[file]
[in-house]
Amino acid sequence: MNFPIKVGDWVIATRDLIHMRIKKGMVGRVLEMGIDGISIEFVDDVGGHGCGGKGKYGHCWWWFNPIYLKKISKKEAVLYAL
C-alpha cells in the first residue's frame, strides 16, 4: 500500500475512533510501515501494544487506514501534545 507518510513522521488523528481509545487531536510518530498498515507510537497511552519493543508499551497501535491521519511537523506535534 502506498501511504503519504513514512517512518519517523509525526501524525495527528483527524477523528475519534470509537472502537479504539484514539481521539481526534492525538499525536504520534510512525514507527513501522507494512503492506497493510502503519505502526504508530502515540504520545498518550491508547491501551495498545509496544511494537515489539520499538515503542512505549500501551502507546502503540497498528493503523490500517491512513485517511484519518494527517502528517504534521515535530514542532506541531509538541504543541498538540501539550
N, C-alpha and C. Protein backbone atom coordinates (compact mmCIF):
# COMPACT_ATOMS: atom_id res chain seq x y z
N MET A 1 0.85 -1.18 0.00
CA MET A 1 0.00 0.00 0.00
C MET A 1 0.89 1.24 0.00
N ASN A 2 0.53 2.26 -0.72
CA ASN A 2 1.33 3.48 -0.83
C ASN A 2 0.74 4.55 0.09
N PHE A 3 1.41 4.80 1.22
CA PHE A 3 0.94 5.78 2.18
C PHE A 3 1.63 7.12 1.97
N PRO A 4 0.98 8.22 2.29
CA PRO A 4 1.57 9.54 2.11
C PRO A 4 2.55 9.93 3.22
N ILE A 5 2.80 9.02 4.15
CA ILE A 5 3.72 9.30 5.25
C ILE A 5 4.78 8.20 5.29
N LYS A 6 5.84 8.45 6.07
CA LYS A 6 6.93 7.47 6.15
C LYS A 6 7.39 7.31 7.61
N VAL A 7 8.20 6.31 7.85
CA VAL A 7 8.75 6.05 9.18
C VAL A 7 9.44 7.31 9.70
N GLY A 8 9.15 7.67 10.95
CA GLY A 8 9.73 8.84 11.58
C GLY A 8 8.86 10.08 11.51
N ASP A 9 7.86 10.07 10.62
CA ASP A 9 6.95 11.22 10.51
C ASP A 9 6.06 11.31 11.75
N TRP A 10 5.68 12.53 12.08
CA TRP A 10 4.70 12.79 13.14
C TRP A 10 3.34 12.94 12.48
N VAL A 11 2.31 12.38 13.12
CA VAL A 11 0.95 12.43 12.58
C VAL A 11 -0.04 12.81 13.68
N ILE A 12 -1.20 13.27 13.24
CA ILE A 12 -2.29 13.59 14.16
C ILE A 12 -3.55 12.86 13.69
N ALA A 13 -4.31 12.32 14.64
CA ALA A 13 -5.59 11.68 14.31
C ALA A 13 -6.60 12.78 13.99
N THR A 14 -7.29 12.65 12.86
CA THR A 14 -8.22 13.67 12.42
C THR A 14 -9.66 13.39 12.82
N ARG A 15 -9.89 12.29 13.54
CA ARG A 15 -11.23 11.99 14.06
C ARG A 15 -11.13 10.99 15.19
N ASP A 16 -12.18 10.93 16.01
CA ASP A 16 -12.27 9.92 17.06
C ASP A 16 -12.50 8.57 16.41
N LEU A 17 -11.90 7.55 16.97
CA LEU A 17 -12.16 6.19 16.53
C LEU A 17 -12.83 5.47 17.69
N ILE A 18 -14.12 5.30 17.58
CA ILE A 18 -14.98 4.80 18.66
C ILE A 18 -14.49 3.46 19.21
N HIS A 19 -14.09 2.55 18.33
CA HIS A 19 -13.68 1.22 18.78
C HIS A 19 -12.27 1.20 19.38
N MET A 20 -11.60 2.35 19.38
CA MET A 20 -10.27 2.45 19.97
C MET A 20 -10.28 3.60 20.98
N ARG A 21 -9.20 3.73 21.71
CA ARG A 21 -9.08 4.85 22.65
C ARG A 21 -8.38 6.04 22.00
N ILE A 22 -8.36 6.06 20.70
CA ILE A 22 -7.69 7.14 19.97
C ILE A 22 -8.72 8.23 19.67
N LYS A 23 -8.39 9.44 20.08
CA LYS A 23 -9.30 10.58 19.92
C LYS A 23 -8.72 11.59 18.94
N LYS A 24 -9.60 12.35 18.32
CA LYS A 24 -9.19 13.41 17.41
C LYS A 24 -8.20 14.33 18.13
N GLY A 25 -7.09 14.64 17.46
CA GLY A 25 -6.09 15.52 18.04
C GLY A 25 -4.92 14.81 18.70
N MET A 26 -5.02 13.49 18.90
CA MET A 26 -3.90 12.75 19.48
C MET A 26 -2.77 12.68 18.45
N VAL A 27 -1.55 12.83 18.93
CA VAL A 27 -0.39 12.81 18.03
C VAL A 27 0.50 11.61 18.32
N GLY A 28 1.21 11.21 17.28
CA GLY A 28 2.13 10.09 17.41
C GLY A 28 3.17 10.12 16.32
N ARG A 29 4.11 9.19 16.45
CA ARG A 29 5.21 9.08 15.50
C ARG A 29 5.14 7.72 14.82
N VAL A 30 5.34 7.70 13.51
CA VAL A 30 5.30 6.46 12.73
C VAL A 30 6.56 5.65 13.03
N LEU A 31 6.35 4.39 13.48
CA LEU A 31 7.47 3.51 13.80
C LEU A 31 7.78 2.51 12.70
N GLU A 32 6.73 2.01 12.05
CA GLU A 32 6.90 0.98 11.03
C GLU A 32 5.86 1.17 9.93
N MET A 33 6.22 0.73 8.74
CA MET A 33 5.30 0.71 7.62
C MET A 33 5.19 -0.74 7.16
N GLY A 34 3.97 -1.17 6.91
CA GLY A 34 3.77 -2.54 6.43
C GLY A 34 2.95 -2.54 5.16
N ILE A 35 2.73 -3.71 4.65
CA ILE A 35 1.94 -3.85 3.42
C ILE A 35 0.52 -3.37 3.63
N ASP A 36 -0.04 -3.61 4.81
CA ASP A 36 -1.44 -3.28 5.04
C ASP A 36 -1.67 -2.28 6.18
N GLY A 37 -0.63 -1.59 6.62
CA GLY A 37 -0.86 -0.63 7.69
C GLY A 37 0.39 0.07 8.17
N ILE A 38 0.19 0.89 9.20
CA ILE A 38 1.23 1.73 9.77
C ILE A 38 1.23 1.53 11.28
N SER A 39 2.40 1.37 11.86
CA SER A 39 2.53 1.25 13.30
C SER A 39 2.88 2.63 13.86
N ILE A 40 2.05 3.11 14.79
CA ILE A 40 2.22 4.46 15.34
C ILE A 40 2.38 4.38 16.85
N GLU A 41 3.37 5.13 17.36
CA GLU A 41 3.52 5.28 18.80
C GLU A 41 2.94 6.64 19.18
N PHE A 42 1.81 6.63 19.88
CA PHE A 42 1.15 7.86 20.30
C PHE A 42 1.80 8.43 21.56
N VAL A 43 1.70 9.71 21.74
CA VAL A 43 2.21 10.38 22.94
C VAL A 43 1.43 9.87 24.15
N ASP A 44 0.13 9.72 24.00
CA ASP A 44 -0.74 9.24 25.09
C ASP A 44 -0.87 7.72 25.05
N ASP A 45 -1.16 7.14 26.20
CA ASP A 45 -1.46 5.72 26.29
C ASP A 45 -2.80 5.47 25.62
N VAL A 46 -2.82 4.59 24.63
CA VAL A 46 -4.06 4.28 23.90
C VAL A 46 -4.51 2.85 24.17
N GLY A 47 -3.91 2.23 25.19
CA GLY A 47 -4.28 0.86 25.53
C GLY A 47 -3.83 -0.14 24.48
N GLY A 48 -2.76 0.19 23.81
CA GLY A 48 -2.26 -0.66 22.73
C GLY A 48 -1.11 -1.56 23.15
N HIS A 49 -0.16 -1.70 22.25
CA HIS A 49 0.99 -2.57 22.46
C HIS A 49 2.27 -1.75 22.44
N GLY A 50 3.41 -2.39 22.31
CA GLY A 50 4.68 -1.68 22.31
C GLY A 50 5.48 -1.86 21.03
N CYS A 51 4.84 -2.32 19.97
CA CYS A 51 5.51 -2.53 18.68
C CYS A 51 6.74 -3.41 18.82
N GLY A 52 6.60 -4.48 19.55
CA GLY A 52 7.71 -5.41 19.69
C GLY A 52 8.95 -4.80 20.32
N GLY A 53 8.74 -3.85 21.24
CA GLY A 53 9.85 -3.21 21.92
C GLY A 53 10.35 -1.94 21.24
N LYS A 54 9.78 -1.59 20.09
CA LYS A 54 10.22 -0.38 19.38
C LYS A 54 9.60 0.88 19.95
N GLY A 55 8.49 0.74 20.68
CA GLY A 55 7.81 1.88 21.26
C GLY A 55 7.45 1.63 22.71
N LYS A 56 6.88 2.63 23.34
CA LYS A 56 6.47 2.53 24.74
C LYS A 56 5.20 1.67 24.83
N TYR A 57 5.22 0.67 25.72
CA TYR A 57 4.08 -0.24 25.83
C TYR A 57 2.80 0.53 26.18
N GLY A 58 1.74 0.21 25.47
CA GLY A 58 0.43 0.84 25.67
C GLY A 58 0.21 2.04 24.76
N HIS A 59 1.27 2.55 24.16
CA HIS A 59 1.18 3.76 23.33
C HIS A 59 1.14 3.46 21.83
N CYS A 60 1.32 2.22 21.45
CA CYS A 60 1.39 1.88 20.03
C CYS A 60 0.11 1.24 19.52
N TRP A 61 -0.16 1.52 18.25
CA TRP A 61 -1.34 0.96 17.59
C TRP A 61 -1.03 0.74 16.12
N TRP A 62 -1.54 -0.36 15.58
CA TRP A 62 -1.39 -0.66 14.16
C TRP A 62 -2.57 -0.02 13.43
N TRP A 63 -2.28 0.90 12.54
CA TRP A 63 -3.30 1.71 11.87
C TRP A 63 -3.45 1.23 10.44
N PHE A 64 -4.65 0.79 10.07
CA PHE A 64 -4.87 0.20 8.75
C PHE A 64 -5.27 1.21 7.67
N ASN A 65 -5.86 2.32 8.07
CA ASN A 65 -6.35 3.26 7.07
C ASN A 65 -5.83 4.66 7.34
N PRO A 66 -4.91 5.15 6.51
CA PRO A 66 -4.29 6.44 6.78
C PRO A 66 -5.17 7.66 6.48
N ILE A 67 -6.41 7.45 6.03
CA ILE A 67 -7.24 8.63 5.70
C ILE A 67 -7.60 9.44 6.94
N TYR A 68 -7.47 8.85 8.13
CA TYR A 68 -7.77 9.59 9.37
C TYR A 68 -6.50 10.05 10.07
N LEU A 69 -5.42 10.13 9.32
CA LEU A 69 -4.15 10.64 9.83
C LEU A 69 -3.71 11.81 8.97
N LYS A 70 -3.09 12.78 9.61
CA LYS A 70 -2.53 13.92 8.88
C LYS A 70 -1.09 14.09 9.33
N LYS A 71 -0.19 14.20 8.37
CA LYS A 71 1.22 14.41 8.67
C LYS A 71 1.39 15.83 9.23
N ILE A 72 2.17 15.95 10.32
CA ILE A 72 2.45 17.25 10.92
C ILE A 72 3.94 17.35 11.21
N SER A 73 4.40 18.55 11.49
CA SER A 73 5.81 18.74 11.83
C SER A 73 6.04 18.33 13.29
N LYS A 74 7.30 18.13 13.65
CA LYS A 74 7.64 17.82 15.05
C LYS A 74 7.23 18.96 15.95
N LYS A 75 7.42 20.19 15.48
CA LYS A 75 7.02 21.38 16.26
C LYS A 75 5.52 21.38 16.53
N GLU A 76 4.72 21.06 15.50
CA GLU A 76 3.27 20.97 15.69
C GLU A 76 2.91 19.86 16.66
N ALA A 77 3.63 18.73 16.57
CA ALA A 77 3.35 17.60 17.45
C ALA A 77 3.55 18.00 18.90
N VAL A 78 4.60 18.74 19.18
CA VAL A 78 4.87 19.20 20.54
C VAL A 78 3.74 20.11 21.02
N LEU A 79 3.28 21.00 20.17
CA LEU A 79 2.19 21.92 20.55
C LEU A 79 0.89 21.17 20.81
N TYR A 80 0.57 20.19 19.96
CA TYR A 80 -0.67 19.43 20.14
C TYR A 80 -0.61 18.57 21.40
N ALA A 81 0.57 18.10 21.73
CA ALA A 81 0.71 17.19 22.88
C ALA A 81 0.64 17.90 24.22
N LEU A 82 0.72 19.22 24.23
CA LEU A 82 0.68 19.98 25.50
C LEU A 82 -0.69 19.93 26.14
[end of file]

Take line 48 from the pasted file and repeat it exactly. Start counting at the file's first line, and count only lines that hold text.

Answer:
N ARG A 15 -9.89 12.29 13.54